What Is Equity in Your Accounts and Why Is It Important?
Equity, in a nutshell, is the value of anything you – or your business – own after the amount of anything you owe is subtracted from it. So for example, if you have a vehicle worth £10,000 on which you still owe £4,000, the equity in that vehicle is £6,000. Equity in your business is important because it shows if your business is viable, and if your position is improving or failing.
There are two main ways equity is used in business finance, book value and market value. Book value is the difference between assets and liabilities – what you have and what you owe. Often called Owners Equity, it is the value of the business that would be left to the owner after all the liabilities are cleared.
Market value is often different to book value as it takes into account future projections and forecasts to determine the value of shares in a company and is a more intangible figure. It is generally used to evaluate the share value of a company rather than owners equity, but either way equity is an important indicator of your business health and should be monitored.
How to Calculate Equity
In terms of owners equity it can be calculated relatively easily as in its simplest form Equity = Assets – Liabilities.
Assets include items such as:-
- Stock in hand
- Property (physical or intellectual)
- Accounts receivable
- Debts – short or long term
- Fixed commitments
- Accounts Payable
- Wages owing
- Holiday Pay owing
- Tax and NI Liabilities
Market Value equity is more complicated to calculate but broadly speaking Equity Market Value = Total Number of Shares x Share Price.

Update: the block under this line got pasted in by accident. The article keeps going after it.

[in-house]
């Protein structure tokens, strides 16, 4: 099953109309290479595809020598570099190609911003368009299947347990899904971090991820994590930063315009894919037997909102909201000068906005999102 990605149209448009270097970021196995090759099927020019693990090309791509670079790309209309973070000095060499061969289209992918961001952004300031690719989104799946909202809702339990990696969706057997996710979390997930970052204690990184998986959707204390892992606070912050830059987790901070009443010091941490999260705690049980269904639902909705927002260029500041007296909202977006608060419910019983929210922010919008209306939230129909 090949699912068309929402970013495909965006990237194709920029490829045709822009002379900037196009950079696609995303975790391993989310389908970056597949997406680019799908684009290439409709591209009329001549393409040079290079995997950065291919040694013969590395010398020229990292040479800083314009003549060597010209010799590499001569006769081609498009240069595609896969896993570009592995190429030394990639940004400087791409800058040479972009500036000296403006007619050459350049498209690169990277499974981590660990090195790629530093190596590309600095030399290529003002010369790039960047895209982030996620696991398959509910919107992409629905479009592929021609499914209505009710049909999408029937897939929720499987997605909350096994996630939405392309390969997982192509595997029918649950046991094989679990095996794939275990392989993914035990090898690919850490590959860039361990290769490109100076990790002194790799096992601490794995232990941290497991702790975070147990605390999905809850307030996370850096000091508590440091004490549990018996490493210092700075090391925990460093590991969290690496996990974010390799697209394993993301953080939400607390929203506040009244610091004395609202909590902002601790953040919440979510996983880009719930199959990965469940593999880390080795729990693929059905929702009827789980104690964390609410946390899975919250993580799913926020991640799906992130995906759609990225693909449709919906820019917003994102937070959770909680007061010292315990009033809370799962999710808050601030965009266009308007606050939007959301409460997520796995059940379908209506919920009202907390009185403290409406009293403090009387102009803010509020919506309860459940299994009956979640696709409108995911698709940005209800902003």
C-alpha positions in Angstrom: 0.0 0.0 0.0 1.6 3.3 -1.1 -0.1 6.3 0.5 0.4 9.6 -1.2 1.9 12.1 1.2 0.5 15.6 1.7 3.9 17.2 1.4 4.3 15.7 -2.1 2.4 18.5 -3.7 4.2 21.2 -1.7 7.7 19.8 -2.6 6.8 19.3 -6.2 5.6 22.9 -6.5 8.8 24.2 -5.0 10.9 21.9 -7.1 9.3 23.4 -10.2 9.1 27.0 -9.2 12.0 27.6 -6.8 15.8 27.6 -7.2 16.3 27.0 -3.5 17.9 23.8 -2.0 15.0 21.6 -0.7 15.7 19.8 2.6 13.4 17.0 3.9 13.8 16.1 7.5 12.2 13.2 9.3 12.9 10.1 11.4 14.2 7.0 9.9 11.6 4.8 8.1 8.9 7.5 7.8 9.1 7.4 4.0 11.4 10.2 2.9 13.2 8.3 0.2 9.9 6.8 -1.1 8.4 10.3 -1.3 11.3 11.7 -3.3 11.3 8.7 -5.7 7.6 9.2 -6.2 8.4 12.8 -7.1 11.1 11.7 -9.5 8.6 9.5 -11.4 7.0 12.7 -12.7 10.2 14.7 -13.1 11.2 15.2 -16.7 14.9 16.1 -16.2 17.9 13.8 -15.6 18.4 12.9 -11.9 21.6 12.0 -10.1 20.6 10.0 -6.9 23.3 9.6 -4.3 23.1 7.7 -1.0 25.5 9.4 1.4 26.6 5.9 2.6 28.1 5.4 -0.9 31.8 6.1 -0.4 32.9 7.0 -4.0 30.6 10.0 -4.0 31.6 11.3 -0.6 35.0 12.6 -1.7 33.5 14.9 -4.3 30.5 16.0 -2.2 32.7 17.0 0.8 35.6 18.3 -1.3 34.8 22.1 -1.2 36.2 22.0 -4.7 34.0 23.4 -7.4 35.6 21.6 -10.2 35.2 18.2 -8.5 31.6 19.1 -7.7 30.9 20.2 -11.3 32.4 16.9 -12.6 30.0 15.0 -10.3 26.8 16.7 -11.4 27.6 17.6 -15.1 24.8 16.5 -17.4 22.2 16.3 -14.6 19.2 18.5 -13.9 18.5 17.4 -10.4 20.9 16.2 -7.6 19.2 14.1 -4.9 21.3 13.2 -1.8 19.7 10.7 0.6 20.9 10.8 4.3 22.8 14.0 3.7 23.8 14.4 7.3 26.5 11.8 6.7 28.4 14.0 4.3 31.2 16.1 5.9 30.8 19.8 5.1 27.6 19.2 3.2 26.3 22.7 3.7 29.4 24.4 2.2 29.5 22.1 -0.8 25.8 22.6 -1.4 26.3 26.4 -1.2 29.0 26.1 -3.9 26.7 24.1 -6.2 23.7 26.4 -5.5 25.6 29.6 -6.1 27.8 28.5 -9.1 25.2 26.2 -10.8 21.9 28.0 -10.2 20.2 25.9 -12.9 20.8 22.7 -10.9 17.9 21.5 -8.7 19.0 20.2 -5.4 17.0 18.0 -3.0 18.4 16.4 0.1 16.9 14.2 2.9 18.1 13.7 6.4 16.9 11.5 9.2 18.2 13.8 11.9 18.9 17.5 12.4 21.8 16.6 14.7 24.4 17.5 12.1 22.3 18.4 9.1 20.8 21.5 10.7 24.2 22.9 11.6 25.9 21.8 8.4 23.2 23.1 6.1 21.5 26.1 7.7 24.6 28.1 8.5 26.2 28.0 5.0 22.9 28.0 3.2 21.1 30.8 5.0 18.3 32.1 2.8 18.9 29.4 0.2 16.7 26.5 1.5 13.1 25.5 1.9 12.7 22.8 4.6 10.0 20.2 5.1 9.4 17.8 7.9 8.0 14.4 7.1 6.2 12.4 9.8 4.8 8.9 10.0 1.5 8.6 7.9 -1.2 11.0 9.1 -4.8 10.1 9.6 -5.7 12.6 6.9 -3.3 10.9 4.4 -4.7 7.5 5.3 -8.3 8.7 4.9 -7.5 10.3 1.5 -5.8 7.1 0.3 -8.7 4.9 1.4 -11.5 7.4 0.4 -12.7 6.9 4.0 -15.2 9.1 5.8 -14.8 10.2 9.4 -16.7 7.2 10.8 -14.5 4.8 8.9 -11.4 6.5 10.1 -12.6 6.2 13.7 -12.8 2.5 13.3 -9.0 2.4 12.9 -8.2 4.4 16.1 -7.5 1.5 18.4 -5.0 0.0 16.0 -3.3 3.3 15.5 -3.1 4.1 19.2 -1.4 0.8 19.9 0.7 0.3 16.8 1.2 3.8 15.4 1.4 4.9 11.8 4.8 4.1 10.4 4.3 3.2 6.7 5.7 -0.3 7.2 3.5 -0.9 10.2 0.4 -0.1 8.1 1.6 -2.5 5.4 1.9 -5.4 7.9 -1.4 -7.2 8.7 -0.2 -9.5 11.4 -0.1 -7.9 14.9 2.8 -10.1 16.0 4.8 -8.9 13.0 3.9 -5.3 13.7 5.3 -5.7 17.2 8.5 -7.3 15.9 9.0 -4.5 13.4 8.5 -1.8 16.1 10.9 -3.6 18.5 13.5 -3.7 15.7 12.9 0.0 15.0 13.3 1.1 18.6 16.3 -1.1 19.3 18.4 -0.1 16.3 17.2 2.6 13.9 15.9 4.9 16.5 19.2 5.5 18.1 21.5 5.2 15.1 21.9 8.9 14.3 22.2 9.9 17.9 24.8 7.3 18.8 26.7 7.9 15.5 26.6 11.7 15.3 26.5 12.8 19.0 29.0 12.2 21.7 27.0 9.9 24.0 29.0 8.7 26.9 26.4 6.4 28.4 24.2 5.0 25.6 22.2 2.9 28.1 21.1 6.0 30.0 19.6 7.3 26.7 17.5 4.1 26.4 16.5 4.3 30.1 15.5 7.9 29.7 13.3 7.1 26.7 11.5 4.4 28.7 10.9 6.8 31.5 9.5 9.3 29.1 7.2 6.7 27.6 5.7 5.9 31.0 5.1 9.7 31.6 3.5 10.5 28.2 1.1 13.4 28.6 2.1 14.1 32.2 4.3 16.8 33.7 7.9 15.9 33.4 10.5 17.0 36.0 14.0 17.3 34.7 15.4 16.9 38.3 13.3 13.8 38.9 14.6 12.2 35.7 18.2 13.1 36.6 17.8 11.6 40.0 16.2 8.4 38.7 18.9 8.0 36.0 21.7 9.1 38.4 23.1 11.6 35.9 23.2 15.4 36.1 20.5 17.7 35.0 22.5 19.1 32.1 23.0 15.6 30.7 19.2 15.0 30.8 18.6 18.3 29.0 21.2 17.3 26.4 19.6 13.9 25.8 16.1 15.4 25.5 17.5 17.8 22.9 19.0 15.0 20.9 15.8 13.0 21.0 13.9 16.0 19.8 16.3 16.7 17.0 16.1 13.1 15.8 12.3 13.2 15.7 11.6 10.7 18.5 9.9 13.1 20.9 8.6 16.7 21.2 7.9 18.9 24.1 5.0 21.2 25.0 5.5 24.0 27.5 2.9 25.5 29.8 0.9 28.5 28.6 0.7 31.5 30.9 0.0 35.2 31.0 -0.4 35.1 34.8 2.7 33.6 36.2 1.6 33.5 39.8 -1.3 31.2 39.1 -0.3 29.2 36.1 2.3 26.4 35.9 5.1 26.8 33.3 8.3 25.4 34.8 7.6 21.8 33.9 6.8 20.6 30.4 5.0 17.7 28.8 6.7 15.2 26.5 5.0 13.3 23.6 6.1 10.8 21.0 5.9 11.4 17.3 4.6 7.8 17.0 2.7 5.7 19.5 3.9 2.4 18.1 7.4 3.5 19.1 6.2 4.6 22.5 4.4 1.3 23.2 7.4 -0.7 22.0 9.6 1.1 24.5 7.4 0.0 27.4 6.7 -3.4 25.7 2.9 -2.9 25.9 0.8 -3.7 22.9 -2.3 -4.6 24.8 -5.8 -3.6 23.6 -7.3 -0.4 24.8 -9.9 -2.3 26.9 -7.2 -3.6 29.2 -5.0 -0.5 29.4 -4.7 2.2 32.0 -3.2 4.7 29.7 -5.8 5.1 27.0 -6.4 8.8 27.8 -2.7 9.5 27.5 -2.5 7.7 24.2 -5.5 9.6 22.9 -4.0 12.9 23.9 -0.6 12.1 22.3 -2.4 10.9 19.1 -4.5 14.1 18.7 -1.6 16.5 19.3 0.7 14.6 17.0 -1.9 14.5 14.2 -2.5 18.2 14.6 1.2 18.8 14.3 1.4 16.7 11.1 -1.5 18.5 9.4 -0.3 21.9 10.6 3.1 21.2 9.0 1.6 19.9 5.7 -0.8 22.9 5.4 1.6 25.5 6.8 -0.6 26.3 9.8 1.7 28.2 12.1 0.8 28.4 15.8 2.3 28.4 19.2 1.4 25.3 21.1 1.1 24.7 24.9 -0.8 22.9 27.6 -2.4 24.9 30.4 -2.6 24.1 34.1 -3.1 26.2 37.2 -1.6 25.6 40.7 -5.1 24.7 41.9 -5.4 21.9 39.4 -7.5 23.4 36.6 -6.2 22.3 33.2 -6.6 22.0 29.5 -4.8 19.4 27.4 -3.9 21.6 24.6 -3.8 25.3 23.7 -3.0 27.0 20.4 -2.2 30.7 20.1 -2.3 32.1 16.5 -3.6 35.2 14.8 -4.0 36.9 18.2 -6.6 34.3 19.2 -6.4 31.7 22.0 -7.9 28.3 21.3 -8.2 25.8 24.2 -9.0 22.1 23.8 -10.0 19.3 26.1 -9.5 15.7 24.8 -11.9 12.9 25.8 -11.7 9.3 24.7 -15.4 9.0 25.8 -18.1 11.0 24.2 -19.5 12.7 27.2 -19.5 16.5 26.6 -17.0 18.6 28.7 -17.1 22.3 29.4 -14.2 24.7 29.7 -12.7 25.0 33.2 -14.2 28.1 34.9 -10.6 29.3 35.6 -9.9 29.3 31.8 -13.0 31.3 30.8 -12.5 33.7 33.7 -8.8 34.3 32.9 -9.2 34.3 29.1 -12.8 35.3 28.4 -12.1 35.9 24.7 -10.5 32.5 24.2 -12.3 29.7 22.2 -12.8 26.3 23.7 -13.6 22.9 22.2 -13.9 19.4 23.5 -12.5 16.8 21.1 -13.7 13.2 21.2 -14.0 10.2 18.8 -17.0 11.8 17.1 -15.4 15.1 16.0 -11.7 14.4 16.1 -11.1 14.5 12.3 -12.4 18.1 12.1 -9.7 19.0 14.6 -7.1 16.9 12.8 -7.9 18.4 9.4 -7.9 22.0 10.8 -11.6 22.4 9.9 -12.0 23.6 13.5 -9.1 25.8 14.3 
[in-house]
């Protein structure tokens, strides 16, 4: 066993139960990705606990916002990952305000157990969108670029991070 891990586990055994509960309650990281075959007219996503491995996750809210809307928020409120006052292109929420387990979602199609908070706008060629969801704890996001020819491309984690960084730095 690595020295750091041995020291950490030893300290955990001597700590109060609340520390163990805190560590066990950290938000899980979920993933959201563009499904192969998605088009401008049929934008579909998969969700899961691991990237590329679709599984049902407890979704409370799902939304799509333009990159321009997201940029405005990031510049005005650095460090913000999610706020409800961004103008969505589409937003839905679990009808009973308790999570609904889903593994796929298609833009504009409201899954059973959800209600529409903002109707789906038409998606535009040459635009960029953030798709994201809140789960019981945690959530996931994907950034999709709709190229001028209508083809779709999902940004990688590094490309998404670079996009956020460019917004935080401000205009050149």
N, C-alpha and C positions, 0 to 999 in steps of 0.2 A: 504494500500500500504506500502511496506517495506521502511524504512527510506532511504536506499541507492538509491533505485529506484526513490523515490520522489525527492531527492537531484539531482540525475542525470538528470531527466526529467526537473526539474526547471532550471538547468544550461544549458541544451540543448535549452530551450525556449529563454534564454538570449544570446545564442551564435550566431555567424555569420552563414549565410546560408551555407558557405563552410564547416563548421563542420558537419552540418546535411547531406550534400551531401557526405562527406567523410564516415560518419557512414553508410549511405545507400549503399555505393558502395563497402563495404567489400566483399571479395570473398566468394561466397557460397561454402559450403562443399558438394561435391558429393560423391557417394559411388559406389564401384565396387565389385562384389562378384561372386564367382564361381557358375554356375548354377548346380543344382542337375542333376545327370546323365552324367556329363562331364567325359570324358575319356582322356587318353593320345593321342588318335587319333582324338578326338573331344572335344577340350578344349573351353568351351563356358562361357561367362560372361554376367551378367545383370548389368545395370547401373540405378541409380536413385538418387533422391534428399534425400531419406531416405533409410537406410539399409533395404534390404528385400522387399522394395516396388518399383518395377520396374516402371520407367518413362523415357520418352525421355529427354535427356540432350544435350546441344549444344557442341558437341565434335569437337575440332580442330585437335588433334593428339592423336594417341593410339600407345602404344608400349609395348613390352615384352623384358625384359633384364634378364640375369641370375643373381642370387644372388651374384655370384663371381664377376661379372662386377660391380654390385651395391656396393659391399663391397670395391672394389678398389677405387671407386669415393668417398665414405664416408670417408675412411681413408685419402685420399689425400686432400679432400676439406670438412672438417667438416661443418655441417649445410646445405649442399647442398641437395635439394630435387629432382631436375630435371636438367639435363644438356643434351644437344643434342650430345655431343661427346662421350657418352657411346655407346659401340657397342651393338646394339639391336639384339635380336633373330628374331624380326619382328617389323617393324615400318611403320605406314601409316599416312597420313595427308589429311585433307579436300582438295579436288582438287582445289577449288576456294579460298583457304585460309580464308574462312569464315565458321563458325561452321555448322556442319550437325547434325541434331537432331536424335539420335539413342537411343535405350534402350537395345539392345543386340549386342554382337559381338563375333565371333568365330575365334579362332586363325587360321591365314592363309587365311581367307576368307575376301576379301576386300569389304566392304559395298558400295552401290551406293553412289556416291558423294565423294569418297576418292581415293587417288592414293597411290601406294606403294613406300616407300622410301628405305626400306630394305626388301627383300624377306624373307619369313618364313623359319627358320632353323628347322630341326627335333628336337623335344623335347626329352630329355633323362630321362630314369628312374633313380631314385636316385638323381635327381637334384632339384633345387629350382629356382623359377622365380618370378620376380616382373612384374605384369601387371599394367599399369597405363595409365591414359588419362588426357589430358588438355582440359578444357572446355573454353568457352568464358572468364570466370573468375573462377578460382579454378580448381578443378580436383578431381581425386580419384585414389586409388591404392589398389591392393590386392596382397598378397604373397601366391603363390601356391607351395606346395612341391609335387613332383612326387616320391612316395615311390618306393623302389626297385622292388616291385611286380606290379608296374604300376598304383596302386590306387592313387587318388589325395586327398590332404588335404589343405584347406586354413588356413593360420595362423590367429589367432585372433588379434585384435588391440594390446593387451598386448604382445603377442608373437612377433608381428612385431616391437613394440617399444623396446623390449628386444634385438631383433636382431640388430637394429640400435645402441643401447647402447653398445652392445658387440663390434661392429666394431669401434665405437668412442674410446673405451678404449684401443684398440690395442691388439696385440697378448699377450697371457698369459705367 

This is not something that can easily be calculated, and professional advice should always be sought.
Why Is Equity Important?
More than most accounts, your equity is an important part of your business – and often the key indicator of whether your business is worth investing in. It demonstrates the health of your company.
Equity in a business can also be used to calculate how much you can borrow and whether your business can get a loan. The stronger your equity then the more favourable terms you will be able to negotiate to help expand your business.
How to Improve Your Business’s Equity
Improving business equity is simple to describe, but not always simple to do. Reducing your liabilities and /or improving your assets will improve your business equity. However that is not always easy, most businesses are cyclical and both liabilities and assets will fluctuate. The measure should be the trend of your equity over time, if it is increasing your business is improving, if it is decreasing then your business is likely to be failing and you should take steps to mitigate the situation.
One of the most effective steps you can take is to ensure you have a clear picture of your business health at all ties. Your bookkeeper or financial adviser can help you keep things in check and will often spot warning signs before you do. If you would like to know more about how professional guidance can improve your business health, give us a call and set up a free initial interview – simply click here and complete the form.